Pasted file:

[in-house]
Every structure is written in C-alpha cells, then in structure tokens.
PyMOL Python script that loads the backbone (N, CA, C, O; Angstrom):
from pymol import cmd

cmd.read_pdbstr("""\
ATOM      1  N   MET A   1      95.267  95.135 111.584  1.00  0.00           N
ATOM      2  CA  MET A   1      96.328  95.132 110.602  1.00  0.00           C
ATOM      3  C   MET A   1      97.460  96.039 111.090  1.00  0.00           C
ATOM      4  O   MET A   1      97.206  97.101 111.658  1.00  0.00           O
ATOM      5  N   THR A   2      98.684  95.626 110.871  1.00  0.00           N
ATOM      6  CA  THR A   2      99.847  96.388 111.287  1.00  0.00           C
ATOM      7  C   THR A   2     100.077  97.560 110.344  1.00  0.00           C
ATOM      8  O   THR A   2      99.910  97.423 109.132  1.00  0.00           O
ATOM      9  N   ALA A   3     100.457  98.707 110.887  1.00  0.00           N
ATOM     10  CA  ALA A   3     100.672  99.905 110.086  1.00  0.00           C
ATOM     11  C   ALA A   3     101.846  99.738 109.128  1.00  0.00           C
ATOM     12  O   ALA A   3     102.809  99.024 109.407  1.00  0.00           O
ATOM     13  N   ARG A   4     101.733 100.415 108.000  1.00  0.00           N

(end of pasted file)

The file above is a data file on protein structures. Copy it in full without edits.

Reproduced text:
[in-house]
Every structure is written in C-alpha cells, then in structure tokens.
PyMOL Python script that loads the backbone (N, CA, C, O; Angstrom):
from pymol import cmd

cmd.read_pdbstr("""\
ATOM      1  N   MET A   1      95.267  95.135 111.584  1.00  0.00           N
ATOM      2  CA  MET A   1      96.328  95.132 110.602  1.00  0.00           C
ATOM      3  C   MET A   1      97.460  96.039 111.090  1.00  0.00           C
ATOM      4  O   MET A   1      97.206  97.101 111.658  1.00  0.00           O
ATOM      5  N   THR A   2      98.684  95.626 110.871  1.00  0.00           N
ATOM      6  CA  THR A   2      99.847  96.388 111.287  1.00  0.00           C
ATOM      7  C   THR A   2     100.077  97.560 110.344  1.00  0.00           C
ATOM      8  O   THR A   2      99.910  97.423 109.132  1.00  0.00           O
ATOM      9  N   ALA A   3     100.457  98.707 110.887  1.00  0.00           N
ATOM     10  CA  ALA A   3     100.672  99.905 110.086  1.00  0.00           C
ATOM     11  C   ALA A   3     101.846  99.738 109.128  1.00  0.00           C
ATOM     12  O   ALA A   3     102.809  99.024 109.407  1.00  0.00           O
ATOM     13  N   ARG A   4     101.733 100.415 108.000  1.00  0.00           N